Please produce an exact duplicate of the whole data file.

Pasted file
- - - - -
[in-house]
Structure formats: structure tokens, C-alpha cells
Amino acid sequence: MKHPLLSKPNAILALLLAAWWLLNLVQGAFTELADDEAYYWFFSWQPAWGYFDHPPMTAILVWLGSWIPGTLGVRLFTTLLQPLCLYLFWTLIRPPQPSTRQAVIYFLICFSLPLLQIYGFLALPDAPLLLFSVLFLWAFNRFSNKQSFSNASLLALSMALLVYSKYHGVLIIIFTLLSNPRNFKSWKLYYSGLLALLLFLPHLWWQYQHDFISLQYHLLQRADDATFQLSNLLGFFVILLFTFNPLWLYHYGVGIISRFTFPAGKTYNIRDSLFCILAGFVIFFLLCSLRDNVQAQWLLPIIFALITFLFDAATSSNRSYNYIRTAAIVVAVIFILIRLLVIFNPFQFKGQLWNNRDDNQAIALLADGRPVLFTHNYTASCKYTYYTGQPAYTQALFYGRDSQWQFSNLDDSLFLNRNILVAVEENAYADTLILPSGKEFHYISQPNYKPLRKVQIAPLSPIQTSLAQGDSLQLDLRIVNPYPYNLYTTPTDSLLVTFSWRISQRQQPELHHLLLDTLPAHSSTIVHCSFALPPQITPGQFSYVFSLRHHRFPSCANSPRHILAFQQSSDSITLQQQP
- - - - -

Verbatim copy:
[in-house]
Structure formats: structure tokens, C-alpha cells
Amino acid sequence: MKHPLLSKPNAILALLLAAWWLLNLVQGAFTELADDEAYYWFFSWQPAWGYFDHPPMTAILVWLGSWIPGTLGVRLFTTLLQPLCLYLFWTLIRPPQPSTRQAVIYFLICFSLPLLQIYGFLALPDAPLLLFSVLFLWAFNRFSNKQSFSNASLLALSMALLVYSKYHGVLIIIFTLLSNPRNFKSWKLYYSGLLALLLFLPHLWWQYQHDFISLQYHLLQRADDATFQLSNLLGFFVILLFTFNPLWLYHYGVGIISRFTFPAGKTYNIRDSLFCILAGFVIFFLLCSLRDNVQAQWLLPIIFALITFLFDAATSSNRSYNYIRTAAIVVAVIFILIRLLVIFNPFQFKGQLWNNRDDNQAIALLADGRPVLFTHNYTASCKYTYYTGQPAYTQALFYGRDSQWQFSNLDDSLFLNRNILVAVEENAYADTLILPSGKEFHYISQPNYKPLRKVQIAPLSPIQTSLAQGDSLQLDLRIVNPYPYNLYTTPTDSLLVTFSWRISQRQQPELHHLLLDTLPAHSSTIVHCSFALPPQITPGQFSYVFSLRHHRFPSCANSPRHILAFQQSSDSITLQQQP